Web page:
How High Homicide Rates Affects Women from Low-Income Communities in Brazil

Rio de Janeiro - Protesto pela morte dos cinco jovens assassinados por PMs em Costa Barros e pelo extermínio de jovens negros, em frente ao Palácio Guanabara, em Laranjeiras, sede do governo do Estado (Fernando Frazão/Agência Brasil)

A group of women protest in Rio de Janeiro at the state government palace after five young black men were murdered in November by police officers in what became known as the Costa Barros massacre. The mother of one of them, Joselita de Souza, died in July — according to her family, of depression. Photo: Fernando Frazão/Agência Brasil, CC-BY 3.0

Doctors say Joselita de Sousa died of cardiorespiratory failure. But her family says she died of depression. Two weeks before her death, the police officers responsible for her unarmed black teenage son's death were released from prison on a court order.

The portrait of homicide victims in Brazil consists of men, young, black or part-black from low-income families. But Joselita's case illustrates another picture: women whose names do not appear in official homicide statistics, but are systematically victimized by the structural violence in their country.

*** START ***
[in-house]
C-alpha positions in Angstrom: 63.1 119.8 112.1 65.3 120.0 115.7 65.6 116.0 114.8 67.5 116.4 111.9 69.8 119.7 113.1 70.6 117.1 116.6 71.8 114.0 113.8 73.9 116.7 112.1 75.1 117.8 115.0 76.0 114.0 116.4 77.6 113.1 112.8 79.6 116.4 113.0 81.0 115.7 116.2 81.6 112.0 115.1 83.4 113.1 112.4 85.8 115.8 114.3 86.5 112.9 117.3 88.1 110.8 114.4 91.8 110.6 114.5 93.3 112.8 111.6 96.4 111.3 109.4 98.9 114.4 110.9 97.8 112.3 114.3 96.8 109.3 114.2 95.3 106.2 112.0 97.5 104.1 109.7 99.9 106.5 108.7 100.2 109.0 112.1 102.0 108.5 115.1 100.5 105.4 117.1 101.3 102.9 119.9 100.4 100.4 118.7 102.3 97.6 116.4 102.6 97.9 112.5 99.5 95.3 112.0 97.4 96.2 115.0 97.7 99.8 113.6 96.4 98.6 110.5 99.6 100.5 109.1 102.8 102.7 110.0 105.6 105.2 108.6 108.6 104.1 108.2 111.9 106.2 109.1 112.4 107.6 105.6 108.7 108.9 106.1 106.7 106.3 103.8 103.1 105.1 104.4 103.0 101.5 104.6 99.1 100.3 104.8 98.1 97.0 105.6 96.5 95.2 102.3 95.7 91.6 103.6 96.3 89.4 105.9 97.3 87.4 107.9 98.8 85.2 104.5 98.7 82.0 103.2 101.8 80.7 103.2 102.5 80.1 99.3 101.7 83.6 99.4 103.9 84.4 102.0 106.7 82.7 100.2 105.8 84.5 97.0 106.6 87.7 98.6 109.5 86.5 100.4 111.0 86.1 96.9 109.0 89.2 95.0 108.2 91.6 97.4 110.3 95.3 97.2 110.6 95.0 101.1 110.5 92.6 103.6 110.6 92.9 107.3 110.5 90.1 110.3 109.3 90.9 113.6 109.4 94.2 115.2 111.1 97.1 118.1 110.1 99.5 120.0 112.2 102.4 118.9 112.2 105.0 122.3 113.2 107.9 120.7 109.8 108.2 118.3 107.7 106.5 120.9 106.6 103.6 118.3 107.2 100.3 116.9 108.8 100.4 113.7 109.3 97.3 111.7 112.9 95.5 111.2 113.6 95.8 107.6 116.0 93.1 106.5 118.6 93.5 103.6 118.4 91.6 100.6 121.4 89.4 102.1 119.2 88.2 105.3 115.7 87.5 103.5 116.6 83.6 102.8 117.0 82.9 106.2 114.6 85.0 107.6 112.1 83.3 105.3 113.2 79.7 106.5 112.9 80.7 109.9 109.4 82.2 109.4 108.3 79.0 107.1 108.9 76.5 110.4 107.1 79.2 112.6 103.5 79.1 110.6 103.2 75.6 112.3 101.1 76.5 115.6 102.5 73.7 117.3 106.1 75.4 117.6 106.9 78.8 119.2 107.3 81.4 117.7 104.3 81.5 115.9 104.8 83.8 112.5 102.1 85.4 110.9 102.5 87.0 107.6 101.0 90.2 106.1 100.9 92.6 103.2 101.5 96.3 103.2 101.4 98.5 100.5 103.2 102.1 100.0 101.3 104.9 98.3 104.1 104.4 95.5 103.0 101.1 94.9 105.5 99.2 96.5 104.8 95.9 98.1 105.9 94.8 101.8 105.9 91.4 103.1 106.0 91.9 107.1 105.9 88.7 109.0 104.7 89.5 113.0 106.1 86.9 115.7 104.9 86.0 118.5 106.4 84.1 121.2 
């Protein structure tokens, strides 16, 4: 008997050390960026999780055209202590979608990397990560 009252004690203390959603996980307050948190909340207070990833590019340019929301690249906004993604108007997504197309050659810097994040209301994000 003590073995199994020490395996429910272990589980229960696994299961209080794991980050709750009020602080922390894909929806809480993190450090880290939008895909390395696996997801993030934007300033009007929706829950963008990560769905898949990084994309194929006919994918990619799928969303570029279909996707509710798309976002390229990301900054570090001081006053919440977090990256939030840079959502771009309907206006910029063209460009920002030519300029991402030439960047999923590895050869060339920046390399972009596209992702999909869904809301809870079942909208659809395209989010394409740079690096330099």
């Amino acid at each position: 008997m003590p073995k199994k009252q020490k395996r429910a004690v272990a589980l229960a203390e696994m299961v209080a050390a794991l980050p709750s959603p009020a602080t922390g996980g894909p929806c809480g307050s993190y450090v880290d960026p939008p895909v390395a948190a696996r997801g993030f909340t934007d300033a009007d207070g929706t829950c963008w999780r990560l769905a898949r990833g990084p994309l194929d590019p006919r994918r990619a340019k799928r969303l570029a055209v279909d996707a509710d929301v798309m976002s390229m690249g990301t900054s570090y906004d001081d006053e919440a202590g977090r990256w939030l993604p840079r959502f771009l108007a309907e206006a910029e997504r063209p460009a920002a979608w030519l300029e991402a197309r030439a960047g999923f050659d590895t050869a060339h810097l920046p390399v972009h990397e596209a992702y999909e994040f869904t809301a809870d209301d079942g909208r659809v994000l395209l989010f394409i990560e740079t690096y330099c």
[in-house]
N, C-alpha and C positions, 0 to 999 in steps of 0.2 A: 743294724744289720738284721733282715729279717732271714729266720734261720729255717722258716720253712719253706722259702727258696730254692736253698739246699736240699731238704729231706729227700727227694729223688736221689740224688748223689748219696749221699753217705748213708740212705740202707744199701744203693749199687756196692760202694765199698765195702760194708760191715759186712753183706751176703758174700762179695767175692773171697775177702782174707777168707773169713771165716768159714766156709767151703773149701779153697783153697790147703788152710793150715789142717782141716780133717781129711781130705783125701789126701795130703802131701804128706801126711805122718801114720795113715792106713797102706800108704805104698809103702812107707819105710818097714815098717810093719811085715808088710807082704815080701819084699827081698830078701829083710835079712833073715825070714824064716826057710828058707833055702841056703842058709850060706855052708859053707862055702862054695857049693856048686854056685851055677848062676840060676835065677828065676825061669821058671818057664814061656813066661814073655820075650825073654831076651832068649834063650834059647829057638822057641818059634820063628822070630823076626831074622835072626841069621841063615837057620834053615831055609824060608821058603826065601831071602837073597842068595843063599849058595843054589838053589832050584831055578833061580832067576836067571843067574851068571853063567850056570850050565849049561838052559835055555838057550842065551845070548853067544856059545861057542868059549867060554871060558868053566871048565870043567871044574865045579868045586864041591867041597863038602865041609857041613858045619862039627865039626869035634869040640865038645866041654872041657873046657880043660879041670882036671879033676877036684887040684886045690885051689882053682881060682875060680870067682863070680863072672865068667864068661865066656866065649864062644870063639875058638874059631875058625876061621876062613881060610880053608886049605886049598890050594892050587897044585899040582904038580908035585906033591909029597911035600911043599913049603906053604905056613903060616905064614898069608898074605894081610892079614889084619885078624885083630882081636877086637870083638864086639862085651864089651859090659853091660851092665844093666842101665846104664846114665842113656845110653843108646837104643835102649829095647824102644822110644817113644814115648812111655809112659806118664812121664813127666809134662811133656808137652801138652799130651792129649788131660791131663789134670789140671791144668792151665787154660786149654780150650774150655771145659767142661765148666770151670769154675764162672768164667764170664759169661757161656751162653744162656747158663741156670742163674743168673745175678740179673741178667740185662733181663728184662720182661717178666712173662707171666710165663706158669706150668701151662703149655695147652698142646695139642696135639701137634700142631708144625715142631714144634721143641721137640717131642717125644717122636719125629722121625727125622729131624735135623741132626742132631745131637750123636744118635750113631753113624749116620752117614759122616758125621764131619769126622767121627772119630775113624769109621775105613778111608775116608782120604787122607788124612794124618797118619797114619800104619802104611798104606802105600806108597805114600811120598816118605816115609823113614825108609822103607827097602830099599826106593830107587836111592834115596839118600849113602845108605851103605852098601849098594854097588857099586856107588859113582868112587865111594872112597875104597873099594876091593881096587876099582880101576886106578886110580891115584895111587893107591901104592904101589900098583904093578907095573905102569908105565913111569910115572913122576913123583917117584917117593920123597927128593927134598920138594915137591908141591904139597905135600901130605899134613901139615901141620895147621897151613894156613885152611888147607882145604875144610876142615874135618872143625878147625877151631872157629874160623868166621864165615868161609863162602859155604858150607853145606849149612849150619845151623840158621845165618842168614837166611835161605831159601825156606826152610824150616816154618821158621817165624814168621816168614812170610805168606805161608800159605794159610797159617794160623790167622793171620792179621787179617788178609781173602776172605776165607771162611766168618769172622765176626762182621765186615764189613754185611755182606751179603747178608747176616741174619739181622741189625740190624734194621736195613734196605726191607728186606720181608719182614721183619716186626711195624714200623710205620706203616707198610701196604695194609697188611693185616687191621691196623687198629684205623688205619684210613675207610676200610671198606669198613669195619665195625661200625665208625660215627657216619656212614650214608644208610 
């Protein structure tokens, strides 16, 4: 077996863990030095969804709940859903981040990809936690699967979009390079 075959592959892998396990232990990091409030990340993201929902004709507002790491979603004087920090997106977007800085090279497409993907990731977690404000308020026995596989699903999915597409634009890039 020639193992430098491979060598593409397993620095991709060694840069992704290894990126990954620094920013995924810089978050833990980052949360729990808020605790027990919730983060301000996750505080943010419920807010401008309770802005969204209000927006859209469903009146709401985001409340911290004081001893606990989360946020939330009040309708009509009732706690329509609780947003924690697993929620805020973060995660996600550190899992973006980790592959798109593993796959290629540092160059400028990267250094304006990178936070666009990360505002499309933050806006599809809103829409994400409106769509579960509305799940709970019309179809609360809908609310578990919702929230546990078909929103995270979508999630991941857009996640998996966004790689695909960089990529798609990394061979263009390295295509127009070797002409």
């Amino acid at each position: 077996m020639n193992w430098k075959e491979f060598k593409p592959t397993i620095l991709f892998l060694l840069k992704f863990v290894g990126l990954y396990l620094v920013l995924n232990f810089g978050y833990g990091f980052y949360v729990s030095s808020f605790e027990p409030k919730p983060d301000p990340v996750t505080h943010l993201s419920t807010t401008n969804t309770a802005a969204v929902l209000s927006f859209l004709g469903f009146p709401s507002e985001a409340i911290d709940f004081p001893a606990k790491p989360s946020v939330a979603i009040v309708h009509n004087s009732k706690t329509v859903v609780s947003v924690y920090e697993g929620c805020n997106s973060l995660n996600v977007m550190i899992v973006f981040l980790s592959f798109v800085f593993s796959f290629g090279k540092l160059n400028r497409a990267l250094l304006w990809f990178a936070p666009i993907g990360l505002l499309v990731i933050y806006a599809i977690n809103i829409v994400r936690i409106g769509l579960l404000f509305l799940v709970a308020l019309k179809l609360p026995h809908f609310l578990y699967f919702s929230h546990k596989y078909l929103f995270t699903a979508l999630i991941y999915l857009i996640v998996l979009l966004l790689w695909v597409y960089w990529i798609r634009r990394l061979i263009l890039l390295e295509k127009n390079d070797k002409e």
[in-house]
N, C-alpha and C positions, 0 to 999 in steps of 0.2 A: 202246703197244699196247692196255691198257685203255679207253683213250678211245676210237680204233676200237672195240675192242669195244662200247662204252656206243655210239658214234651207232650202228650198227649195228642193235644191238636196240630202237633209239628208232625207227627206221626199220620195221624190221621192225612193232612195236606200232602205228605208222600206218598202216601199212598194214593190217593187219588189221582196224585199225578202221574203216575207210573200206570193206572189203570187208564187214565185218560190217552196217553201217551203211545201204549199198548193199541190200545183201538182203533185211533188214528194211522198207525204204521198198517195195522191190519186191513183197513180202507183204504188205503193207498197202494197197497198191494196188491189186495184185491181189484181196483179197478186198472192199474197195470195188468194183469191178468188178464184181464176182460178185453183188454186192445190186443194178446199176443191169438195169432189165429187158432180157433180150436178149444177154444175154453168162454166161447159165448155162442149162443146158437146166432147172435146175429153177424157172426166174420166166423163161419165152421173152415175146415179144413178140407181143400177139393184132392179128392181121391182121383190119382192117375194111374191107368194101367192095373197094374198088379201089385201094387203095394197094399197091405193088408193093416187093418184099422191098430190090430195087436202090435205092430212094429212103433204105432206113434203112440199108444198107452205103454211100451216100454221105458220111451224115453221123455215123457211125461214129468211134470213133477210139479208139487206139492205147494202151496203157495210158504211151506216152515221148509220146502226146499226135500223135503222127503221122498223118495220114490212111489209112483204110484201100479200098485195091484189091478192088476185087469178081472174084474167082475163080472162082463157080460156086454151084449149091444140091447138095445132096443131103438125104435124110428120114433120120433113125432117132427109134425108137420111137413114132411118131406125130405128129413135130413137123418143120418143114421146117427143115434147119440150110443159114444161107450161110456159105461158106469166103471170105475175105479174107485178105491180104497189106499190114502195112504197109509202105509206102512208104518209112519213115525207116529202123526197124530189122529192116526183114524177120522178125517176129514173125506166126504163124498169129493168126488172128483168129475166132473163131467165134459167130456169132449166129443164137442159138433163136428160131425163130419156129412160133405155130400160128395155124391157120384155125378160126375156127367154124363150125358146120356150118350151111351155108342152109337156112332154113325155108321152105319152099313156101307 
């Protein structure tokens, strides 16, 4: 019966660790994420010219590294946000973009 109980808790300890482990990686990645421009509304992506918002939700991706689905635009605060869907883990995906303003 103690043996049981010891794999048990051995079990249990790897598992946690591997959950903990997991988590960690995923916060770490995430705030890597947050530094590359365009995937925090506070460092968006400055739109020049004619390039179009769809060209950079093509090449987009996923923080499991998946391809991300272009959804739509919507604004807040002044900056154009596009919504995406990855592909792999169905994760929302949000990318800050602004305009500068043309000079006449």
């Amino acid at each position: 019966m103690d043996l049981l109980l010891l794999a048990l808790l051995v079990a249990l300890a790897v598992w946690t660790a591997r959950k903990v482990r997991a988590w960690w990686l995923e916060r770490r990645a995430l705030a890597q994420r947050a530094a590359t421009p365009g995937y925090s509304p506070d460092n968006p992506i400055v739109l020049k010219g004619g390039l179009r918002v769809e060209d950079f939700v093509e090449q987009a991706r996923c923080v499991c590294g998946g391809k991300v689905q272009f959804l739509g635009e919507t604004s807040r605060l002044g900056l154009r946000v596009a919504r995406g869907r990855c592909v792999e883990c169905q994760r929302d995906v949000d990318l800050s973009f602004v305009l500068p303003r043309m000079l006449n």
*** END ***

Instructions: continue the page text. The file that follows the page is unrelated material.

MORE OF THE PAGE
Justice for Joselita, and women like her, is increasingly being fought by other women. For the last ten years, the Mothers of May have become a significant force in Brazil fighting against police violence and offering support to women directly affected by it.

Only days after her death, Joselita was remembered at Black July, a three-day gathering, organised by different Brazilian social movements including Mothers of May. A delegation from the Black Lives Matter movement in the United States also attended. Joselita was remembered during a discussion about mental health of black communities affected by violence. Waltrina Middleton, a Black Lives Matter activist, said:

The normalcy of gunshots, living with the gunshots, living with the brutality, is enslavement. It’s trauma. It’s suffering against our souls. It is important for you to break the chains of oppression and to fight back, to be conscious of the statistics that impact your community and to support each other

“Another black mother killed by structural violence”

Seven months before Joselita's death, her 16-year-old son Roberto was out celebrating his first pay check with friends when four police officers fired over a hundred bullets at their car. All five black teenagers from a poor Rio de Janeiro suburb were killed. They were unarmed when the so-called Massacre of Costa Barros happened. The police later said they were after a group of cargo thieves. Court proceedings revealed that the police also tried to manipulate the crime scene to make it look like they acted in self-defense.